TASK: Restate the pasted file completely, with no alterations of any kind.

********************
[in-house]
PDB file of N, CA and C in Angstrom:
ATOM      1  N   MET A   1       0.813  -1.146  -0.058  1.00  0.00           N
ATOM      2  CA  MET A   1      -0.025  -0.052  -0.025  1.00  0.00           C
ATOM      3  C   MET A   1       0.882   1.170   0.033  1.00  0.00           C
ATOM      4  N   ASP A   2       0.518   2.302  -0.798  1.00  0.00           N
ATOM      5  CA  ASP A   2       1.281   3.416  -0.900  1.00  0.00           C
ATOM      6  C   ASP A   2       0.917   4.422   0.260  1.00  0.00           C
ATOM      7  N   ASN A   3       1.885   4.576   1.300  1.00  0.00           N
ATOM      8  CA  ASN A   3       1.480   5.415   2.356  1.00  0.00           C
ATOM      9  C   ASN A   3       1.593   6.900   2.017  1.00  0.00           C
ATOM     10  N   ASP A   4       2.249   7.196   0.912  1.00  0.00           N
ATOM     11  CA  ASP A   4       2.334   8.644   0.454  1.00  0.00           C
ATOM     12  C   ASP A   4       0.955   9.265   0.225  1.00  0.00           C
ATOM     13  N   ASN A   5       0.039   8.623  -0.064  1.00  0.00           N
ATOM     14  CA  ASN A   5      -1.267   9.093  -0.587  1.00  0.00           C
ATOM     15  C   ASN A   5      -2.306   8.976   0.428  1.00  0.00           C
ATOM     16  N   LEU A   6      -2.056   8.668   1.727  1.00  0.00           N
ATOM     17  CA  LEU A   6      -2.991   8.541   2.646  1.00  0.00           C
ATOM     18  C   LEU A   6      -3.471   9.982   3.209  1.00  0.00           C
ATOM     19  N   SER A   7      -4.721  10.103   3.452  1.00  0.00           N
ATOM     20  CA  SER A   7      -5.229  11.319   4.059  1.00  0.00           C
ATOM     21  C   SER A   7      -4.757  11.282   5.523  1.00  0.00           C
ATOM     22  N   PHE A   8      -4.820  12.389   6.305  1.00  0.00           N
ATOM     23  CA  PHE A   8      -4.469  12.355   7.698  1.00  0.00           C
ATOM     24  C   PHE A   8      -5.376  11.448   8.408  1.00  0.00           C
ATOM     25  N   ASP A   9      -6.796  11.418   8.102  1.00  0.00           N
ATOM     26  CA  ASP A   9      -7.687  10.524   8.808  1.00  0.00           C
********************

[in-house]
PDB file of N, CA and C in Angstrom:
ATOM      1  N   MET A   1       0.813  -1.146  -0.058  1.00  0.00           N
ATOM      2  CA  MET A   1      -0.025  -0.052  -0.025  1.00  0.00           C
ATOM      3  C   MET A   1       0.882   1.170   0.033  1.00  0.00           C
ATOM      4  N   ASP A   2       0.518   2.302  -0.798  1.00  0.00           N
ATOM      5  CA  ASP A   2       1.281   3.416  -0.900  1.00  0.00           C
ATOM      6  C   ASP A   2       0.917   4.422   0.260  1.00  0.00           C
ATOM      7  N   ASN A   3       1.885   4.576   1.300  1.00  0.00           N
ATOM      8  CA  ASN A   3       1.480   5.415   2.356  1.00  0.00           C
ATOM      9  C   ASN A   3       1.593   6.900   2.017  1.00  0.00           C
ATOM     10  N   ASP A   4       2.249   7.196   0.912  1.00  0.00           N
ATOM     11  CA  ASP A   4       2.334   8.644   0.454  1.00  0.00           C
ATOM     12  C   ASP A   4       0.955   9.265   0.225  1.00  0.00           C
ATOM     13  N   ASN A   5       0.039   8.623  -0.064  1.00  0.00           N
ATOM     14  CA  ASN A   5      -1.267   9.093  -0.587  1.00  0.00           C
ATOM     15  C   ASN A   5      -2.306   8.976   0.428  1.00  0.00           C
ATOM     16  N   LEU A   6      -2.056   8.668   1.727  1.00  0.00           N
ATOM     17  CA  LEU A   6      -2.991   8.541   2.646  1.00  0.00           C
ATOM     18  C   LEU A   6      -3.471   9.982   3.209  1.00  0.00           C
ATOM     19  N   SER A   7      -4.721  10.103   3.452  1.00  0.00           N
ATOM     20  CA  SER A   7      -5.229  11.319   4.059  1.00  0.00           C
ATOM     21  C   SER A   7      -4.757  11.282   5.523  1.00  0.00           C
ATOM     22  N   PHE A   8      -4.820  12.389   6.305  1.00  0.00           N
ATOM     23  CA  PHE A   8      -4.469  12.355   7.698  1.00  0.00           C
ATOM     24  C   PHE A   8      -5.376  11.448   8.408  1.00  0.00           C
ATOM     25  N   ASP A   9      -6.796  11.418   8.102  1.00  0.00           N
ATOM     26  CA  ASP A   9      -7.687  10.524   8.808  1.00  0.00           C